The Martyrdom of Man

Author: Winwood Reade
Published: 1872
Language: English
Wordcount: 166,021 / 468 pg
Flesch-Kincaid Reading Ease: 57.3
LoC Category: CB
Downloads: 1,137
Added to site: 2008.02.17
mnybks.net#: 20097
Genre: History
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With respect to the present work, I began it intending to prove that “Negroland” or Inner Africa is not cut off from the main-stream of events, as writers of philosophical history have always maintained, but connected by means of Islam with the lands of the East; and also that it has, by means of the slave-trade, powerfully influenced the moral history of Europe and the political history of the United States.

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ndition of human progress that a people shall be married to a single land; that they shall wander no more from one region to another, but remain fixed and faithful to their soil. Then, if the Earth-wife be fruitful, she will bear them children by hundreds and by thousands; and then calamity will come and teach them by torture to invent.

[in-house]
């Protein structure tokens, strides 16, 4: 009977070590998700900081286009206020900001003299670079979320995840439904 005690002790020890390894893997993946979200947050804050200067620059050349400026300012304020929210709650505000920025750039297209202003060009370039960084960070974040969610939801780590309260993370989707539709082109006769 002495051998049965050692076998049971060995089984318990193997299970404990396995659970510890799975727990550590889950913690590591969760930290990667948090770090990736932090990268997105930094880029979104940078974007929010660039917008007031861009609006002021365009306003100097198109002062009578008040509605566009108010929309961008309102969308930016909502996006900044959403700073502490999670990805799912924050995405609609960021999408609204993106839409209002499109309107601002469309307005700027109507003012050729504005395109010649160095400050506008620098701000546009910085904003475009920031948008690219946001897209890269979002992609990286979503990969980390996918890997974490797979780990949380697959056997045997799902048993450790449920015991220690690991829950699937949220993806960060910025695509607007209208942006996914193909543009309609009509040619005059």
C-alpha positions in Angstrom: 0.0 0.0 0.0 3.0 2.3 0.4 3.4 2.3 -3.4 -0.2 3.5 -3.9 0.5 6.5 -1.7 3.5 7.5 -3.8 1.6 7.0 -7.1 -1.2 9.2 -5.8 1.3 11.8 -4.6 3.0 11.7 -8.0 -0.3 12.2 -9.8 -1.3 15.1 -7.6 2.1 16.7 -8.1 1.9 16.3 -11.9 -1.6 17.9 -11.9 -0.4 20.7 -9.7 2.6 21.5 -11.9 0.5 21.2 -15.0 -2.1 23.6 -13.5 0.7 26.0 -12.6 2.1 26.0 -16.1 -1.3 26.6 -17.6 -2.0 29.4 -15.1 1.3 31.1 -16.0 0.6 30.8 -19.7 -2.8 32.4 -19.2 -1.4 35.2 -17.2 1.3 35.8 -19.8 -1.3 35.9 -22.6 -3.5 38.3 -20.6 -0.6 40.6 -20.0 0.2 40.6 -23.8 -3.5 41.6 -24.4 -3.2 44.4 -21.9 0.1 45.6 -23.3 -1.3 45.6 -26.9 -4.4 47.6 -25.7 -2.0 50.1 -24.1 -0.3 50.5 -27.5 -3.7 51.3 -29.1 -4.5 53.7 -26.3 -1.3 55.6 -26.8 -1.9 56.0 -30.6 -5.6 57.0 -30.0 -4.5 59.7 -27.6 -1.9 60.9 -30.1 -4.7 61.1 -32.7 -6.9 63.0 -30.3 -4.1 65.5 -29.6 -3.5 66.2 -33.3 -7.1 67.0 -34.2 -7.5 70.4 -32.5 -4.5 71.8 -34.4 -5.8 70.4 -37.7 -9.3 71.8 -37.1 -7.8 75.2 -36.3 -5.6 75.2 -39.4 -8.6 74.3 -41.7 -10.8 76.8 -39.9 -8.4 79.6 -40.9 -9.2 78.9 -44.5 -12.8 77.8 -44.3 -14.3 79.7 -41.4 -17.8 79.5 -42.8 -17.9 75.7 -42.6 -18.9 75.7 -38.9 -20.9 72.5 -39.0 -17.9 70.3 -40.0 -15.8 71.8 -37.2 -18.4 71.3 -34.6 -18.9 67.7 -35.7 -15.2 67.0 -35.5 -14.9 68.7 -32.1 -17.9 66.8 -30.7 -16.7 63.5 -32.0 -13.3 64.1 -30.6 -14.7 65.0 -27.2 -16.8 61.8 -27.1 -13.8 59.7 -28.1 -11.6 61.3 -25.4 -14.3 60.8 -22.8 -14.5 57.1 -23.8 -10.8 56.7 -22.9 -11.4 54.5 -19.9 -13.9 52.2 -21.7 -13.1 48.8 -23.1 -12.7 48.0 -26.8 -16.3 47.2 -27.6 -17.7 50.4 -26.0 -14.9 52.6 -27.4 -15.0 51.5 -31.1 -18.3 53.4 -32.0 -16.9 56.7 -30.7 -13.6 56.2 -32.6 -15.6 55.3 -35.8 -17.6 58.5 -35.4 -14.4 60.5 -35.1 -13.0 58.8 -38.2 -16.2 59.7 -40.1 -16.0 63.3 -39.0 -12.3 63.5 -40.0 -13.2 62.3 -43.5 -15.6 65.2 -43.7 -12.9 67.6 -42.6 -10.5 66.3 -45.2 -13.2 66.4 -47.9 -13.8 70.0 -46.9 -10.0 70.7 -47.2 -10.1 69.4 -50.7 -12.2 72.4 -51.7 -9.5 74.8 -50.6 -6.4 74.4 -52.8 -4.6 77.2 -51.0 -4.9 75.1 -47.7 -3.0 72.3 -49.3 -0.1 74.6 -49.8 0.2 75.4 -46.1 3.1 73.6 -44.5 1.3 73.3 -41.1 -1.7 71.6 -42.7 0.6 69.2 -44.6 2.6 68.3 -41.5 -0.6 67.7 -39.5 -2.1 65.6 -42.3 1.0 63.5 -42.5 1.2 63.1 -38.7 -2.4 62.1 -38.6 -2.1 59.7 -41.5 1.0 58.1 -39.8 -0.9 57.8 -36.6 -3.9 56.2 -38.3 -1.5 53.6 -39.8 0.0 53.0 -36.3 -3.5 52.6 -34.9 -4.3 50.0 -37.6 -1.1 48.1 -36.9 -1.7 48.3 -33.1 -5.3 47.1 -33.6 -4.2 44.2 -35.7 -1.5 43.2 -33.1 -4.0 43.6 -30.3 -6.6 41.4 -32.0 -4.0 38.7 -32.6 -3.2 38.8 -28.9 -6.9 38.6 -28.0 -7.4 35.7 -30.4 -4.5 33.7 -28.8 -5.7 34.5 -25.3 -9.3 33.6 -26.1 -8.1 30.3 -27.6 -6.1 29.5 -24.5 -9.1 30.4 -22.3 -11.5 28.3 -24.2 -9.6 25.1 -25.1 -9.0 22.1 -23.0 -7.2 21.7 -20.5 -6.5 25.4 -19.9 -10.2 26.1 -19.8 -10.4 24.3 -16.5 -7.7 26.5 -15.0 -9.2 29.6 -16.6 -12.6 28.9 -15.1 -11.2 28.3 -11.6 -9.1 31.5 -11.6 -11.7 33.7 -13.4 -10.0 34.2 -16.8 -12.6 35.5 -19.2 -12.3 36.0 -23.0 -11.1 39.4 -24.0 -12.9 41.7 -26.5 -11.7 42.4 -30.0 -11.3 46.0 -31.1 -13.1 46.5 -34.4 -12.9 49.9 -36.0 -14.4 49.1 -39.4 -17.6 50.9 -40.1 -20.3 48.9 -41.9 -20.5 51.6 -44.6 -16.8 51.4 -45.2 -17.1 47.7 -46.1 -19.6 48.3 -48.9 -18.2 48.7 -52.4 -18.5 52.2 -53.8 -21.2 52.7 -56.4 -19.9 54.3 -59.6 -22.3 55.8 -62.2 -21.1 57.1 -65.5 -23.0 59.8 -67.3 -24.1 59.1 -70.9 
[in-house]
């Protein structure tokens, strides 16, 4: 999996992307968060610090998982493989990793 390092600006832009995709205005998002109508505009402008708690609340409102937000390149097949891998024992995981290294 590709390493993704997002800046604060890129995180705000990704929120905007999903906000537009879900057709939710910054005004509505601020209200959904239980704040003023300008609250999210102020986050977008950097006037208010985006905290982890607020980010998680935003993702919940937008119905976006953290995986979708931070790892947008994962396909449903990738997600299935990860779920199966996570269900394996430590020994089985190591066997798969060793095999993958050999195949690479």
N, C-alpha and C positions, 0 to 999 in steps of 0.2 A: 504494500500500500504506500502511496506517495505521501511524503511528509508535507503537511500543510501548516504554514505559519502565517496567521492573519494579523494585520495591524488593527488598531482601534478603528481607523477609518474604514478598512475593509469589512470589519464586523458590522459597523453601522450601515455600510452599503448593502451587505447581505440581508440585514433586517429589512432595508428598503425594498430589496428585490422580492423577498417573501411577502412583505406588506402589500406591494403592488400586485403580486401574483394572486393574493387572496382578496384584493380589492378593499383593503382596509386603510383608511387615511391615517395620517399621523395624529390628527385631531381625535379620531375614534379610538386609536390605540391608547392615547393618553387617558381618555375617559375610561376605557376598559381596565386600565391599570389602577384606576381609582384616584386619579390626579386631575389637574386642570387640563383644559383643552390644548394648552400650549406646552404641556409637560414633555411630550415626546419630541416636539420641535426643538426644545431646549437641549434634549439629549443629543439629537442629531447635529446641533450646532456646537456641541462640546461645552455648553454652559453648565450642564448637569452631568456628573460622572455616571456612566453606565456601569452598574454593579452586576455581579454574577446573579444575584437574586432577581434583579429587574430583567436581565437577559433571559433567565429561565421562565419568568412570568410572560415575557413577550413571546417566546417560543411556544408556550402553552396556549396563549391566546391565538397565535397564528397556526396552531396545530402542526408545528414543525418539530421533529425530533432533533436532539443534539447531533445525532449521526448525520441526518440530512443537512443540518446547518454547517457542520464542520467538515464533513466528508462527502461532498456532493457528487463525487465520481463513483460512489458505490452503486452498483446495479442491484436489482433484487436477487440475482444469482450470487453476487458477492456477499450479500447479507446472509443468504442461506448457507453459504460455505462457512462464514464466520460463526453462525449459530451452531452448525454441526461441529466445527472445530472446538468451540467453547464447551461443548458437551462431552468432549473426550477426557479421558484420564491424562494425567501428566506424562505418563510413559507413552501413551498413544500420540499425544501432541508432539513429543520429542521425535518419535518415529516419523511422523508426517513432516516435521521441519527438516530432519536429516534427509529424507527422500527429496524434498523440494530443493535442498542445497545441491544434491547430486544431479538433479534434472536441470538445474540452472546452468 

The Egyptians were islanders, cut off from the rest of the world by sand and sea. They were rooted in their valley; they lived entirely upon its fruits, and happily these fruits sometimes failed. Had they always been able to obtain enough to eat, they would have remained always in the semi-savage state.

It may appear strange that Egypt should have suffered from famine, for there was no country in the ancient world where food was so abundant and so cheap. Not only did the land produce enormous crops of corn; the ditches and hollows which were filled by the overflowing Nile supplied a harvest of wholesome and nourishing aquatic plants, and on the borders of the des

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